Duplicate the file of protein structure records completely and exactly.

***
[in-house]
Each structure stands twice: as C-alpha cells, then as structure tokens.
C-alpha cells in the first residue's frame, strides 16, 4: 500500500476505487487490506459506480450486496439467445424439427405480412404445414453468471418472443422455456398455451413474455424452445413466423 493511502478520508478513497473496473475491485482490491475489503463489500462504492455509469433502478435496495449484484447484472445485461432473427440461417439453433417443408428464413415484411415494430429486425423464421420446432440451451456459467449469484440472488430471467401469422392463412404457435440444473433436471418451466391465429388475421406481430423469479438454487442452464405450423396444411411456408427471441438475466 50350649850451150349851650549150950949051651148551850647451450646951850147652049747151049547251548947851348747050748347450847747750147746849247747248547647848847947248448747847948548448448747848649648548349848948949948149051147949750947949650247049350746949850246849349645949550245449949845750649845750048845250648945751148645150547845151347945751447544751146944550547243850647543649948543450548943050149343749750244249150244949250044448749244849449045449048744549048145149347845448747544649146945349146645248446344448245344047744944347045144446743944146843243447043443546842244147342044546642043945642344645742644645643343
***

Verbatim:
[in-house]
Each structure stands twice: as C-alpha cells, then as structure tokens.
C-alpha cells in the first residue's frame, strides 16, 4: 500500500476505487487490506459506480450486496439467445424439427405480412404445414453468471418472443422455456398455451413474455424452445413466423 493511502478520508478513497473496473475491485482490491475489503463489500462504492455509469433502478435496495449484484447484472445485461432473427440461417439453433417443408428464413415484411415494430429486425423464421420446432440451451456459467449469484440472488430471467401469422392463412404457435440444473433436471418451466391465429388475421406481430423469479438454487442452464405450423396444411411456408427471441438475466 50350649850451150349851650549150950949051651148551850647451450646951850147652049747151049547251548947851348747050748347450847747750147746849247747248547647848847947248448747847948548448448747848649648548349848948949948149051147949750947949650247049350746949850246849349645949550245449949845750649845750048845250648945751148645150547845151347945751447544751146944550547243850647543649948543450548943050149343749750244249150244949250044448749244849449045449048744549048145149347845448747544649146945349146645248446344448245344047744944347045144446743944146843243447043443546842244147342044546642043945642344645742644645643343